Wednesday, May 7, 2014

Mitochondrion - Antinumerology EP (2013)

It is the business of Canadians to be dangerous! Never in my wildest imagination could I envision such a friendly place (at least from all my experiences there) harbor such a grotesque extreme metal scene which has churned forth not only the superb Quebecois black metal, and a number of my favorites 80s thrash and speed metal bands, and...Jon Mikl Thor, but also a whole host of black/death and war metal acts. Not all of them are amazing, but they at least make it seem like there's some life left in attempts to bastardize and cross-pollinate genres and produce something worthwhile in all the chaos. Mitochondrion is no exception: their two full-lengths were quality mutations of cavernous death metal and atmospheric black nastiness, and through the Antinumerology EP they give us a hint of our dooms to come, well those of us who weren't already ended by Parasignosis. I was actually slain by that album but have an annoying tendency to brush off the ol' gravedirt and give it another go, eh? EH? See, dangerous.

This is short, tight, visceral, and just about everything you might have dug about the earlier albums albeit the variation and atmosphere might have been curbed at times in favor of incendiary directness, or about as direct as these dissonant blasphemers are going to get. The steady moving molasses of haunted notation and apocryphal, morbid and resonant gutturals is interjected with sequences of blasting excess, vulgar war metal which is so unfriendly as to stain the very fabric of Creation. Blasphemy meets Incantation with a few hints of Deathspell Omega. I felt that not only the compositional choices, but also the mix of this material seemed a little more raw and misshapen than the past albums, and I wouldn't say I favored that change, but at the same time those who were seeking a more angry and violent Mitochondrion will feel as if the mission has been accomplished. There's a strange trend here where as you get into the deeper minutes of content on the B-side, the material becomes more memorably atmospheric, and so I tended to enjoy the creepy title track which closed it out more than the first track "Insummation", but then that is the single most varied piece on the 7" so the mileage may vary.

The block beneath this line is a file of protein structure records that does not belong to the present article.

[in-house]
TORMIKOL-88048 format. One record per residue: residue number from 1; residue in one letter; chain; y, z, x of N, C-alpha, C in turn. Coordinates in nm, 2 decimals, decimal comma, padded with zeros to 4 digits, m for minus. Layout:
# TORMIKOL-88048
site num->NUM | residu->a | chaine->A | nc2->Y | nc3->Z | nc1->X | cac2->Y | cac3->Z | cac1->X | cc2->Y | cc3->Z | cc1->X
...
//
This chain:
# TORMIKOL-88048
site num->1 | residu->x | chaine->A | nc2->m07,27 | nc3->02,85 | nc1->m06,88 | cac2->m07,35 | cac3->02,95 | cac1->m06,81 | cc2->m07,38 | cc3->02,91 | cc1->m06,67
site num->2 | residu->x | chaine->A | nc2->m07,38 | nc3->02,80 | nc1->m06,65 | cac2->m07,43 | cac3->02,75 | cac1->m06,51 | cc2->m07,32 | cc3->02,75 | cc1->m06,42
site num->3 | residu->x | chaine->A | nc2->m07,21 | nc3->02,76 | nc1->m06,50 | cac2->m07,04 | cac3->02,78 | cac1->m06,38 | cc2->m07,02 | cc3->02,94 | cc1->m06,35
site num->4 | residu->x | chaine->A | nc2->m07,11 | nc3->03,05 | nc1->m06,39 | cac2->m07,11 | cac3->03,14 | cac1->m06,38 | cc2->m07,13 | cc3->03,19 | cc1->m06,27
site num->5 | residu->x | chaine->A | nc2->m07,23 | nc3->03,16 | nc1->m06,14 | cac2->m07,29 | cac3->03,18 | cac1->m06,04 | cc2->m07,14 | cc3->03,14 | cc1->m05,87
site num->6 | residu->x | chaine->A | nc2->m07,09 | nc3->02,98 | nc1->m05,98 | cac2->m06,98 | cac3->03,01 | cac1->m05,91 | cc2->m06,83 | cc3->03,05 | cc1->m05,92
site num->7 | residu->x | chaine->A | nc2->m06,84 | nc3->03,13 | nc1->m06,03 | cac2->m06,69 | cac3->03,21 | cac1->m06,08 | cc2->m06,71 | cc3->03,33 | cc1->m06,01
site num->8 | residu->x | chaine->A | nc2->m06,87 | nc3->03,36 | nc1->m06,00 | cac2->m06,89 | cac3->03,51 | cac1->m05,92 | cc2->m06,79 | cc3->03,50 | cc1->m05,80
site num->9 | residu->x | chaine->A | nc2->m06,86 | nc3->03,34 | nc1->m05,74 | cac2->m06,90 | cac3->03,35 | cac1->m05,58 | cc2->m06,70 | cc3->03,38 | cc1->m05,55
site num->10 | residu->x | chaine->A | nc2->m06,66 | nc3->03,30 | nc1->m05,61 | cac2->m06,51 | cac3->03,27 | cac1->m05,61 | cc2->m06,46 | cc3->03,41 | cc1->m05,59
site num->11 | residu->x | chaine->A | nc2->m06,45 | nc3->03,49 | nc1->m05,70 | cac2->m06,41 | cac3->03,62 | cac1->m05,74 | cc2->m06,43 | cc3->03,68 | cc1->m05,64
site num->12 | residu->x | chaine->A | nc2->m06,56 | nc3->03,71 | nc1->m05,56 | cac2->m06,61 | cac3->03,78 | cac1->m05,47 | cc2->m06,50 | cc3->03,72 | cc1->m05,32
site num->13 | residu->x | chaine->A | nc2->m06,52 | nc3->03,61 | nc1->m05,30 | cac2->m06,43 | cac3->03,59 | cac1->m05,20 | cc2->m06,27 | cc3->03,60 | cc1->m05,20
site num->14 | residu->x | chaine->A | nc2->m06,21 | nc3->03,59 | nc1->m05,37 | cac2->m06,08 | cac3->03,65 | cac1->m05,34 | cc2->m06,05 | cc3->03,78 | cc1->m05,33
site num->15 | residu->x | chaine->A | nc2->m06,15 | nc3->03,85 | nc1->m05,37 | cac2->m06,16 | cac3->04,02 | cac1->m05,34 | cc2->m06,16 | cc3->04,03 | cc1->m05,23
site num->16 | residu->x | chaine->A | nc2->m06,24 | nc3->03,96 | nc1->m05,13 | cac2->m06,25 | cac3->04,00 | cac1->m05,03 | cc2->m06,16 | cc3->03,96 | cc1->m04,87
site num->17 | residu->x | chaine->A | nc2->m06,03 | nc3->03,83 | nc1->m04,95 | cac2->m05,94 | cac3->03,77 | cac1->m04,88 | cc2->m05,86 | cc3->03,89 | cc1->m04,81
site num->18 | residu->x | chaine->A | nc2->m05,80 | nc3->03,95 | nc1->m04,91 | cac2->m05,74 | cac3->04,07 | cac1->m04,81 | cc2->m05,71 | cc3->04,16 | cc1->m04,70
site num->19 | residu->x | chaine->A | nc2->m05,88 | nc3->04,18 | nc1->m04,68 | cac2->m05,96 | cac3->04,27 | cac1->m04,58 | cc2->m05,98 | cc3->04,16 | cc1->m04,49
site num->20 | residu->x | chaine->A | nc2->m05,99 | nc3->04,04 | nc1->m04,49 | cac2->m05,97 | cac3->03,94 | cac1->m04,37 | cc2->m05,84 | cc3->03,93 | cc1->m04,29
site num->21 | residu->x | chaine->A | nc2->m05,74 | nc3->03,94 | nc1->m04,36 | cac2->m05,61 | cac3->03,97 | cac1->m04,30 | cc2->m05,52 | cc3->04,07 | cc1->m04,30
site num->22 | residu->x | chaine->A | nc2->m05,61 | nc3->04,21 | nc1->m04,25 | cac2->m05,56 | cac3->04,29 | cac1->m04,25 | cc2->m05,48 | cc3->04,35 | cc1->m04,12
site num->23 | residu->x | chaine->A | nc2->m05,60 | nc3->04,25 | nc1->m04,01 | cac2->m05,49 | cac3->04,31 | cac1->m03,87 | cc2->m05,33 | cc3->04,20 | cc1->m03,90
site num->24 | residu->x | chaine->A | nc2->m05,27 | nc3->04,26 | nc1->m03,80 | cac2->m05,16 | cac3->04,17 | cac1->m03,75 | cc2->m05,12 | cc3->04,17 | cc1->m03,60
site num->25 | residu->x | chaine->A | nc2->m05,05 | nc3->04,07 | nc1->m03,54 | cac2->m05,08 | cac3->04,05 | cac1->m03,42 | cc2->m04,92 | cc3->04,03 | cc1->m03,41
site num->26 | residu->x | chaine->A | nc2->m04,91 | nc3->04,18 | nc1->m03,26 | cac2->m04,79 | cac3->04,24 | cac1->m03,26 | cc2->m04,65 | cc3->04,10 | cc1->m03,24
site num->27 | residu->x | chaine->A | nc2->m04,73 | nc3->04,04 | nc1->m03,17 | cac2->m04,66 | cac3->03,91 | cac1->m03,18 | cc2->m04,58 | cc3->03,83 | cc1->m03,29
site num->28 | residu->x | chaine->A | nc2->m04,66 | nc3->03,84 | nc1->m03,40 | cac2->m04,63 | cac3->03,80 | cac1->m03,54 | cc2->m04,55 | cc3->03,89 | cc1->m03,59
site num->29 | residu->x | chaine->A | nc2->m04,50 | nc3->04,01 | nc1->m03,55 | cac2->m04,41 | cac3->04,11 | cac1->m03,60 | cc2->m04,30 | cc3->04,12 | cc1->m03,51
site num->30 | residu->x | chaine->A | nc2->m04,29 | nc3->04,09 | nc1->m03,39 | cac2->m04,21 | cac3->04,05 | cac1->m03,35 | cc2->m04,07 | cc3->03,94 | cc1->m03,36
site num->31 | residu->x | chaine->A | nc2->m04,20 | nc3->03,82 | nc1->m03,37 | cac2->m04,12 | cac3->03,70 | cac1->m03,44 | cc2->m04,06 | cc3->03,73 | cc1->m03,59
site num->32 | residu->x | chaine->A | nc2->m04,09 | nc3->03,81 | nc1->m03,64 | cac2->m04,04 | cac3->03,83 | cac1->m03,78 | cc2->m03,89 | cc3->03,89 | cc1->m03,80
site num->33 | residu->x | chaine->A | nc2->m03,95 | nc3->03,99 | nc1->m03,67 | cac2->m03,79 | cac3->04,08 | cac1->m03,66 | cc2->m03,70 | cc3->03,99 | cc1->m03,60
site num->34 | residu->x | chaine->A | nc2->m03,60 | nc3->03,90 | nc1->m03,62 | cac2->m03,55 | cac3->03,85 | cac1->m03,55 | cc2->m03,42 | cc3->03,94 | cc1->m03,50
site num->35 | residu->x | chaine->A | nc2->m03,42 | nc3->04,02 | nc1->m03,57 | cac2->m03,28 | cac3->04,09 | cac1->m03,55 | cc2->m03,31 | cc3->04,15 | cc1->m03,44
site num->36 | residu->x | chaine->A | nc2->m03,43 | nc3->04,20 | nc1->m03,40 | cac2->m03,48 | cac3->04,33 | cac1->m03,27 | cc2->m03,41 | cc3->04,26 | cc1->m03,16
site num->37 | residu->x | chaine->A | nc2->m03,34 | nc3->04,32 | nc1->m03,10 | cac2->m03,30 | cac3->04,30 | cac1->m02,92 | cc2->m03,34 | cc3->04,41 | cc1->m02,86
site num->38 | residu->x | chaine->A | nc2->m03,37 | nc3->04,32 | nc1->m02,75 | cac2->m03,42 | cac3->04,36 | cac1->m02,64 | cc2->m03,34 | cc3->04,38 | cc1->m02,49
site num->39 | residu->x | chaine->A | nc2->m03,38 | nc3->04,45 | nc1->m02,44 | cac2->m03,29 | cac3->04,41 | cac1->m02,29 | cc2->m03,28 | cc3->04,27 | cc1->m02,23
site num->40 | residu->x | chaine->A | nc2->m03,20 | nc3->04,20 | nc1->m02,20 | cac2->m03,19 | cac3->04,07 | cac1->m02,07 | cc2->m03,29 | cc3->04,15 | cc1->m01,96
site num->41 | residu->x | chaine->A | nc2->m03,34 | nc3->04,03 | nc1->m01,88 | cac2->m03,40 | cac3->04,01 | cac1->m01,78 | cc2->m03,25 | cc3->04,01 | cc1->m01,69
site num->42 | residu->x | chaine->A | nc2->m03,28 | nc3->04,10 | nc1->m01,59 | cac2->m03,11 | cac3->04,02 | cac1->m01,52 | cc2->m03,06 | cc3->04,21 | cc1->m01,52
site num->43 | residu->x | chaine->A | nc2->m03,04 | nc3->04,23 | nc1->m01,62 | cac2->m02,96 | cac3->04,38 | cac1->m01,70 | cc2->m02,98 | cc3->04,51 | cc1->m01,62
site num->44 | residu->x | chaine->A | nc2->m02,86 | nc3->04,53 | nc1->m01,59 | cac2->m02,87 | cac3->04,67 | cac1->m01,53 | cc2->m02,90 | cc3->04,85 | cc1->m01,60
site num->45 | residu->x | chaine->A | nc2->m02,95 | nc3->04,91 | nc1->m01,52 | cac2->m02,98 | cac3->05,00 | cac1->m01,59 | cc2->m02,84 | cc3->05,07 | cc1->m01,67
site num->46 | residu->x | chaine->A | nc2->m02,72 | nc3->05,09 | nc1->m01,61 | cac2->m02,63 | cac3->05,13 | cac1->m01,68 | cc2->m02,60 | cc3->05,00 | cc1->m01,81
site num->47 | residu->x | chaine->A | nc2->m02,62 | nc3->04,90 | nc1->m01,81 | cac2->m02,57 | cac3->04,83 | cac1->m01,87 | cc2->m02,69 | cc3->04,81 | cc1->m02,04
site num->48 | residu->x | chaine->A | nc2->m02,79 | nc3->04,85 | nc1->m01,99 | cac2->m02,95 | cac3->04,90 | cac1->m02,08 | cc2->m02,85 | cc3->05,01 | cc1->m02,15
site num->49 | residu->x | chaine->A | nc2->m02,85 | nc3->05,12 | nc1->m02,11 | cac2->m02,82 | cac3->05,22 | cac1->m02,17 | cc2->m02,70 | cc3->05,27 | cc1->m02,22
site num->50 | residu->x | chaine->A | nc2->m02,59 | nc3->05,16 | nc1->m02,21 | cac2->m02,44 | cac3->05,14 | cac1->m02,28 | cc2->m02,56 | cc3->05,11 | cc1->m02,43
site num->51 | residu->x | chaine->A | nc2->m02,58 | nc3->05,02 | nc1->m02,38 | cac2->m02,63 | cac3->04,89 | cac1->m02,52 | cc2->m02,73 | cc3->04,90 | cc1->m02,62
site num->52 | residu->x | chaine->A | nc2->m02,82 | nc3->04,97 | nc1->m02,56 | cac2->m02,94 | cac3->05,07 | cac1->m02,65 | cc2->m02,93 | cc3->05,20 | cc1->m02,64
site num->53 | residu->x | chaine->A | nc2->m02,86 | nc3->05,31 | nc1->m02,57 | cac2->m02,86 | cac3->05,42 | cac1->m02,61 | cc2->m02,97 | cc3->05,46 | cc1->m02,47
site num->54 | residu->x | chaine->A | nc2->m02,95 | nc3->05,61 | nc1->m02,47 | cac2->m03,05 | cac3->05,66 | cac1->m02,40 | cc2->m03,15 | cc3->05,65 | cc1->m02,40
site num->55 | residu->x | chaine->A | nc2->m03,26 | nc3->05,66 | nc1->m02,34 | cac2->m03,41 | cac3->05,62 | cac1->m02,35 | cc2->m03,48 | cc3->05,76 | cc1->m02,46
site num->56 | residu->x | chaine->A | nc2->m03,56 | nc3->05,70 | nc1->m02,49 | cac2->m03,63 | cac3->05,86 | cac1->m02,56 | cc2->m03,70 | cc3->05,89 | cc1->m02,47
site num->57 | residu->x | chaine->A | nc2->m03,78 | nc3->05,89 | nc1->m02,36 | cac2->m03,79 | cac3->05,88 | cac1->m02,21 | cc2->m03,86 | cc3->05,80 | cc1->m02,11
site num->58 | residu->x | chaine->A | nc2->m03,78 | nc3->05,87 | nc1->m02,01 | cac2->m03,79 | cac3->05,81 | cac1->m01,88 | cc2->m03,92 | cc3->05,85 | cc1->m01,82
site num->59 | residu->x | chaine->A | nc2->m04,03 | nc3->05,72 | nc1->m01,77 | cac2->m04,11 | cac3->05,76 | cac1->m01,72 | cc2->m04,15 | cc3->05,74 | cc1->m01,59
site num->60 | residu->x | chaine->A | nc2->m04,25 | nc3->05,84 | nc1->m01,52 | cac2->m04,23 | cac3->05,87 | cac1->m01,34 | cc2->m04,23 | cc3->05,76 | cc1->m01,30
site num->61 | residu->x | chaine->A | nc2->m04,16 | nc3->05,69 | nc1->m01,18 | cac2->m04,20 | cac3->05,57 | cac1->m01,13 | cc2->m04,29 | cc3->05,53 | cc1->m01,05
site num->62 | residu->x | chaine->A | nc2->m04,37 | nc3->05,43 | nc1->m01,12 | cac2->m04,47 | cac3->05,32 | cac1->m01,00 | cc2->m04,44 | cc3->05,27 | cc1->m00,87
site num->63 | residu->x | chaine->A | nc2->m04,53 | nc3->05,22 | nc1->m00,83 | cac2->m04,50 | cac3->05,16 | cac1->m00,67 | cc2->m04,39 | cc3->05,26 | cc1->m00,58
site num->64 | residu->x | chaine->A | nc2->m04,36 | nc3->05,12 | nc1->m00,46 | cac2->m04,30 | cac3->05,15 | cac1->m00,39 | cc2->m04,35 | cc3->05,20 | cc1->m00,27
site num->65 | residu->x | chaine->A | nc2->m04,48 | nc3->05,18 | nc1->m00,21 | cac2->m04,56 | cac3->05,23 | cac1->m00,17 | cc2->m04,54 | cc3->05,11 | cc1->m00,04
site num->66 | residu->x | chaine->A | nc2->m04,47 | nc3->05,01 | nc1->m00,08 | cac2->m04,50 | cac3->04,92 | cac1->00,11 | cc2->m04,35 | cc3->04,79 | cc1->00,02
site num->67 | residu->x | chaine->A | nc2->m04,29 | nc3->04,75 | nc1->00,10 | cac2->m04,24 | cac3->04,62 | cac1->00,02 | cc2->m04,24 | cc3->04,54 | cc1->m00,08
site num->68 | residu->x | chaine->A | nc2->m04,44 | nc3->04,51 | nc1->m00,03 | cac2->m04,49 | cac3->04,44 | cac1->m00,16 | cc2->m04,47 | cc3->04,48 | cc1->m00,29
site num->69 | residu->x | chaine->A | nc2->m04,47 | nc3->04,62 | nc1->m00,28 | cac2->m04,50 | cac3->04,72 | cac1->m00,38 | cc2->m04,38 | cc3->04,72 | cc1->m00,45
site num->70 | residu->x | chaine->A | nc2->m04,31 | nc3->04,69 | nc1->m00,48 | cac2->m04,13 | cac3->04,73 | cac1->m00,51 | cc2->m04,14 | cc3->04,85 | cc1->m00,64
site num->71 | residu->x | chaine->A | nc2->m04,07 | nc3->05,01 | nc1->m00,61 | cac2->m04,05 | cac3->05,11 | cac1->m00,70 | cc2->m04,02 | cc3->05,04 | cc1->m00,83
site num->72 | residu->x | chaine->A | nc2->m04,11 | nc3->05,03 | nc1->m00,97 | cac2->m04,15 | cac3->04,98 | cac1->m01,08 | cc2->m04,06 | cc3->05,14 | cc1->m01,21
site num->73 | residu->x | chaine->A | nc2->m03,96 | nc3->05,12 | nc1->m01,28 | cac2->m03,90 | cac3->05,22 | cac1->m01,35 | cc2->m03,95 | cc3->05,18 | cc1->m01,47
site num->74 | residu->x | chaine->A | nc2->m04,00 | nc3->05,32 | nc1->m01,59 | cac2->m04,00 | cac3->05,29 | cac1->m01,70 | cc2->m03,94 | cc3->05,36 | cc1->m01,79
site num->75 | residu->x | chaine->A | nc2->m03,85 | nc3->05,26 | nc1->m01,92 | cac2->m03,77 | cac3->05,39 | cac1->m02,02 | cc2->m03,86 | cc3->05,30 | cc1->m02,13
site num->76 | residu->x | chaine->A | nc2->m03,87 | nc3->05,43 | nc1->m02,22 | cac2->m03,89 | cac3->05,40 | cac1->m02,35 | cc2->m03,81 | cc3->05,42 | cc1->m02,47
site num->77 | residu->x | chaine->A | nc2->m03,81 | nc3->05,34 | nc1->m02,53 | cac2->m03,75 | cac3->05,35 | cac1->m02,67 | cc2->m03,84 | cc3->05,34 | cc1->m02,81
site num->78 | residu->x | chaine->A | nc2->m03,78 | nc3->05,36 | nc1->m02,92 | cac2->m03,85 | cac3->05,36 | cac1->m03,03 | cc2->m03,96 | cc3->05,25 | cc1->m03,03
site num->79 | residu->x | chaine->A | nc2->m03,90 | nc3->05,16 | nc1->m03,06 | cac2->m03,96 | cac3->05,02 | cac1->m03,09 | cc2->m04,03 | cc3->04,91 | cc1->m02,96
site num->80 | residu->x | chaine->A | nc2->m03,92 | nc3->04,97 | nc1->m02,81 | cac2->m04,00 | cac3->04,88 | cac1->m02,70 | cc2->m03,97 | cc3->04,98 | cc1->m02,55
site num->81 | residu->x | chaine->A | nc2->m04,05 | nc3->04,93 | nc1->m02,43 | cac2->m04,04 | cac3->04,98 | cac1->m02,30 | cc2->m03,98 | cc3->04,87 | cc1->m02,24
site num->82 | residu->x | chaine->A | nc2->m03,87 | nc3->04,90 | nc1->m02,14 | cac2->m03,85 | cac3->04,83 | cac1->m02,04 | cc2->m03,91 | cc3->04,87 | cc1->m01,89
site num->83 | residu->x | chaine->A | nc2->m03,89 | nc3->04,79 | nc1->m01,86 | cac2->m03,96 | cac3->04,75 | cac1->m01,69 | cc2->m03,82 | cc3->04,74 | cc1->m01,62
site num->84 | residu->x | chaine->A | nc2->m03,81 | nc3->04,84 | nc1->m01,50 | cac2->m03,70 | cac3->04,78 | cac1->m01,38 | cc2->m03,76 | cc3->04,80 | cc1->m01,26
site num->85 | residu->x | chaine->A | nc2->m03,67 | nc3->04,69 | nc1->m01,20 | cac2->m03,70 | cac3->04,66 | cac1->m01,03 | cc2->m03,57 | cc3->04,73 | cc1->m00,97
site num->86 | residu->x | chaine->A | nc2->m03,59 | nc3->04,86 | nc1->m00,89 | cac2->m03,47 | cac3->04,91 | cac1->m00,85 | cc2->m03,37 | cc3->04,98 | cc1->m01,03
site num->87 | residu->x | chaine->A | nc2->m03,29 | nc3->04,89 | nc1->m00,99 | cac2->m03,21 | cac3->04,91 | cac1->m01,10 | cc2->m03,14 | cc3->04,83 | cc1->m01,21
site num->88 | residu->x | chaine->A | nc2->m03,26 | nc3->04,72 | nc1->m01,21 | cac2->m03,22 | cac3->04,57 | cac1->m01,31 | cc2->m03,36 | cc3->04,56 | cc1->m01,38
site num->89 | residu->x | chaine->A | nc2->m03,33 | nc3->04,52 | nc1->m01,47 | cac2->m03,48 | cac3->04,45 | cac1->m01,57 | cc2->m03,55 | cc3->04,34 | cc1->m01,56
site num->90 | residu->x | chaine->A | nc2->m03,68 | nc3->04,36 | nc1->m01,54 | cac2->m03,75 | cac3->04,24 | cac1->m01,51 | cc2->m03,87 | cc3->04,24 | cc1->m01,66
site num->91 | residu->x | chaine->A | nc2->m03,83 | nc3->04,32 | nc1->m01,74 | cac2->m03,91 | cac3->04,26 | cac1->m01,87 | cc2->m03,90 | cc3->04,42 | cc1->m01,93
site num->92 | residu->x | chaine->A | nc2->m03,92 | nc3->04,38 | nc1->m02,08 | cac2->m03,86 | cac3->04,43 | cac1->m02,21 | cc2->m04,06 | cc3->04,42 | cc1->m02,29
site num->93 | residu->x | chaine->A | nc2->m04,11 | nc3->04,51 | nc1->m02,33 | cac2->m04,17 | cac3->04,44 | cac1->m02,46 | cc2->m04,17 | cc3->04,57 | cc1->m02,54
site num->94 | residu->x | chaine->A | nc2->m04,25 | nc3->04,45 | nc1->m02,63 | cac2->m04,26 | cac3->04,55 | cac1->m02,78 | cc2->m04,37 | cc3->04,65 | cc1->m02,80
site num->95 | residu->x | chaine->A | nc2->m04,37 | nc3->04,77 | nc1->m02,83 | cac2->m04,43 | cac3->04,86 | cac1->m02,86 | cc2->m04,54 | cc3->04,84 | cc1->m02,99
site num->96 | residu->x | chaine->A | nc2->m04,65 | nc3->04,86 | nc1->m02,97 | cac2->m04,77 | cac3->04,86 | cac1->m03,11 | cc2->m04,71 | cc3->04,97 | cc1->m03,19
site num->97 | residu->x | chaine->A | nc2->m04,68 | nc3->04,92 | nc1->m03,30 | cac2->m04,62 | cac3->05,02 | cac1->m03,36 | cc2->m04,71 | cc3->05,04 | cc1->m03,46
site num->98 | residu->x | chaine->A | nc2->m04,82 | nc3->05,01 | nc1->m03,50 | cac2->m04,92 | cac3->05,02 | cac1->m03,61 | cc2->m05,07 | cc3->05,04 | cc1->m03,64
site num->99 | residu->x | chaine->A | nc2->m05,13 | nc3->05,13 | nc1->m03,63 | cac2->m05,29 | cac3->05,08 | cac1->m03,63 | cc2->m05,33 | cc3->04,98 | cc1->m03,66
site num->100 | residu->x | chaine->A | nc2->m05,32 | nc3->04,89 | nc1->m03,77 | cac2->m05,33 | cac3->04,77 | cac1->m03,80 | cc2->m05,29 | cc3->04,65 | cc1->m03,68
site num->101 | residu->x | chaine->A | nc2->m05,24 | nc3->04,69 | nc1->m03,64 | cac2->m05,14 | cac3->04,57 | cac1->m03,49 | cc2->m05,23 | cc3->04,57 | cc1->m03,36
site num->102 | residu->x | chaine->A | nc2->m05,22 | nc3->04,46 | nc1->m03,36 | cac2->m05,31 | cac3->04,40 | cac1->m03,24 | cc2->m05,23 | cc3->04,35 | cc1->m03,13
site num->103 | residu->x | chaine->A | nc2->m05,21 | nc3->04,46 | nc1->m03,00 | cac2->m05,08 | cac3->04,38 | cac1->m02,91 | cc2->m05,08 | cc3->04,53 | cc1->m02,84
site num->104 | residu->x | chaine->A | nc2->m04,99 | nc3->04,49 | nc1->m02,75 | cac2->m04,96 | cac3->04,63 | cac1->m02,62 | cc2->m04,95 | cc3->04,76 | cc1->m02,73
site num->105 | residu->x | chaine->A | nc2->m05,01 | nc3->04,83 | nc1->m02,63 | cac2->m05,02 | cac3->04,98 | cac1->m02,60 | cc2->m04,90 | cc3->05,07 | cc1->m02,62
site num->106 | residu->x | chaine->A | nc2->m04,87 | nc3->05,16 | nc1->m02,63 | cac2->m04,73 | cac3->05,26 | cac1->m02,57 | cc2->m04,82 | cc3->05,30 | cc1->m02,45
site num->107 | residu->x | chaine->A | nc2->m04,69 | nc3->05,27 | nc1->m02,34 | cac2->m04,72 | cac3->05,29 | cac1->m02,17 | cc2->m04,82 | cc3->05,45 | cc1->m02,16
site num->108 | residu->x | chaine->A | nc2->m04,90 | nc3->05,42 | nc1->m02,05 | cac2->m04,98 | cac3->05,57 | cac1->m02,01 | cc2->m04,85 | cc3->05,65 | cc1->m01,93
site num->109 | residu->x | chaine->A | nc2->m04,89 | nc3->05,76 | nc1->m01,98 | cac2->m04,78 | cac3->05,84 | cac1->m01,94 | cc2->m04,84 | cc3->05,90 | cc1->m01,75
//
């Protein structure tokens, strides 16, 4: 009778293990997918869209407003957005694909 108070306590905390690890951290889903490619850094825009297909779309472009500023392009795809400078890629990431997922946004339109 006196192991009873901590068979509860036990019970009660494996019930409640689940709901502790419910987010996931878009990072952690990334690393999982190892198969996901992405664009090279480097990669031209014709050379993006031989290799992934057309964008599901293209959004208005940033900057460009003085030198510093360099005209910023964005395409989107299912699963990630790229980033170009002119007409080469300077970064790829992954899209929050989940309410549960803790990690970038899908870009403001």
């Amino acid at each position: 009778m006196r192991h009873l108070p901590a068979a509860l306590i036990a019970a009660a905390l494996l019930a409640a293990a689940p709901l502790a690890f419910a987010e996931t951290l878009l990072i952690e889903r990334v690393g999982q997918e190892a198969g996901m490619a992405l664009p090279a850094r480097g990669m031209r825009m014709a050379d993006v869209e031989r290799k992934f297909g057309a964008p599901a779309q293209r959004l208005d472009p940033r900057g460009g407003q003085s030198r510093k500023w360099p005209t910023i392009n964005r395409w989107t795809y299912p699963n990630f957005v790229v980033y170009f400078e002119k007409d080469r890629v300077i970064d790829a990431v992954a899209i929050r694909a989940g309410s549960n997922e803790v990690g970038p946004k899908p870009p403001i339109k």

It's all ugly, but then even the ugly ones need some loving once in awhile, and I don't imagine those cretins and misanthropes who turn to a band like Mitochondrion for consolation from the sanity and structure of the universe will feel highly disappointed with what they've written here. Personally, it's not as effective as hearing one of the full-lengths, because this is not necessarily a band I want to visit briefly...I'm more into full immersion in their disturbed minds, spending time in that uncomfortable universe where the impenetrable blackness between stars is ichor. Fell god-stuff, philosophical ruminations translated through alien minds. The Antinumerology did not sate me as much as listening through a full Mitochondrion record, or one of their foreign analogs like Portal or Impetuous Ritual. But as an horror d'ouvre to bridge the void between the British Columbians' more substantial journeys, this is a respectable, (dis)functional nightmareland.

Verdict: Win [7/10]

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